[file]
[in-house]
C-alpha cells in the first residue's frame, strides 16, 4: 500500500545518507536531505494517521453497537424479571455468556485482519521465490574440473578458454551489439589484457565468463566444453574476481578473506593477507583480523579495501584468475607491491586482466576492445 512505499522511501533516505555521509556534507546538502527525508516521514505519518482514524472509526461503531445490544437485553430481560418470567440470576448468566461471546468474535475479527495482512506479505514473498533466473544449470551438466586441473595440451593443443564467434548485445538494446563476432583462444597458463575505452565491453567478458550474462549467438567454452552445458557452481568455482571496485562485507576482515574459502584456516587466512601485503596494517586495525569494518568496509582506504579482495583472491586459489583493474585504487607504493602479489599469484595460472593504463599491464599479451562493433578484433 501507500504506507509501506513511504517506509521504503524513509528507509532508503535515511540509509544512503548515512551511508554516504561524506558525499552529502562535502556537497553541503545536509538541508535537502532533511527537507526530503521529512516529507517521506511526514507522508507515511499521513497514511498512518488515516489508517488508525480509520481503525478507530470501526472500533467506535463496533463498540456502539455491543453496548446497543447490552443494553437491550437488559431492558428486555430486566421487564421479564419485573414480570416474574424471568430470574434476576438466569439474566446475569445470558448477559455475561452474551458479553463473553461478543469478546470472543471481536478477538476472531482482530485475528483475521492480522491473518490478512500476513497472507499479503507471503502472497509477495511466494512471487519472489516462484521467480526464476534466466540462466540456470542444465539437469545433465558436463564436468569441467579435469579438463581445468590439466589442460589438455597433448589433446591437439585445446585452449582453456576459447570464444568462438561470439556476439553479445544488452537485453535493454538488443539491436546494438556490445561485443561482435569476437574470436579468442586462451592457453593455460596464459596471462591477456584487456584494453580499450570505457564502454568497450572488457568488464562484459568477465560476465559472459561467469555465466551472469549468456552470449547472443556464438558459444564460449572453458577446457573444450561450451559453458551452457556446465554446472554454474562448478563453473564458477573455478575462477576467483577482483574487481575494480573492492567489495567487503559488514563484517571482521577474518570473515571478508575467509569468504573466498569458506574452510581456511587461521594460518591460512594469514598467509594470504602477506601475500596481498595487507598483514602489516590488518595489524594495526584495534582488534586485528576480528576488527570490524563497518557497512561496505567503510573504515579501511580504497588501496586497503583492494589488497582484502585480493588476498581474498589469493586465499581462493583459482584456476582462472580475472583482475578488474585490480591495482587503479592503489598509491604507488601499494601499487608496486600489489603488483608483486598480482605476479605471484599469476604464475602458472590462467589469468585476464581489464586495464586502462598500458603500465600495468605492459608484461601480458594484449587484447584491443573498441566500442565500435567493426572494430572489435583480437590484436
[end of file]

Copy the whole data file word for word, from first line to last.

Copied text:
[in-house]
C-alpha cells in the first residue's frame, strides 16, 4: 500500500545518507536531505494517521453497537424479571455468556485482519521465490574440473578458454551489439589484457565468463566444453574476481578473506593477507583480523579495501584468475607491491586482466576492445 512505499522511501533516505555521509556534507546538502527525508516521514505519518482514524472509526461503531445490544437485553430481560418470567440470576448468566461471546468474535475479527495482512506479505514473498533466473544449470551438466586441473595440451593443443564467434548485445538494446563476432583462444597458463575505452565491453567478458550474462549467438567454452552445458557452481568455482571496485562485507576482515574459502584456516587466512601485503596494517586495525569494518568496509582506504579482495583472491586459489583493474585504487607504493602479489599469484595460472593504463599491464599479451562493433578484433 501507500504506507509501506513511504517506509521504503524513509528507509532508503535515511540509509544512503548515512551511508554516504561524506558525499552529502562535502556537497553541503545536509538541508535537502532533511527537507526530503521529512516529507517521506511526514507522508507515511499521513497514511498512518488515516489508517488508525480509520481503525478507530470501526472500533467506535463496533463498540456502539455491543453496548446497543447490552443494553437491550437488559431492558428486555430486566421487564421479564419485573414480570416474574424471568430470574434476576438466569439474566446475569445470558448477559455475561452474551458479553463473553461478543469478546470472543471481536478477538476472531482482530485475528483475521492480522491473518490478512500476513497472507499479503507471503502472497509477495511466494512471487519472489516462484521467480526464476534466466540462466540456470542444465539437469545433465558436463564436468569441467579435469579438463581445468590439466589442460589438455597433448589433446591437439585445446585452449582453456576459447570464444568462438561470439556476439553479445544488452537485453535493454538488443539491436546494438556490445561485443561482435569476437574470436579468442586462451592457453593455460596464459596471462591477456584487456584494453580499450570505457564502454568497450572488457568488464562484459568477465560476465559472459561467469555465466551472469549468456552470449547472443556464438558459444564460449572453458577446457573444450561450451559453458551452457556446465554446472554454474562448478563453473564458477573455478575462477576467483577482483574487481575494480573492492567489495567487503559488514563484517571482521577474518570473515571478508575467509569468504573466498569458506574452510581456511587461521594460518591460512594469514598467509594470504602477506601475500596481498595487507598483514602489516590488518595489524594495526584495534582488534586485528576480528576488527570490524563497518557497512561496505567503510573504515579501511580504497588501496586497503583492494589488497582484502585480493588476498581474498589469493586465499581462493583459482584456476582462472580475472583482475578488474585490480591495482587503479592503489598509491604507488601499494601499487608496486600489489603488483608483486598480482605476479605471484599469476604464475602458472590462467589469468585476464581489464586495464586502462598500458603500465600495468605492459608484461601480458594484449587484447584491443573498441566500442565500435567493426572494430572489435583480437590484436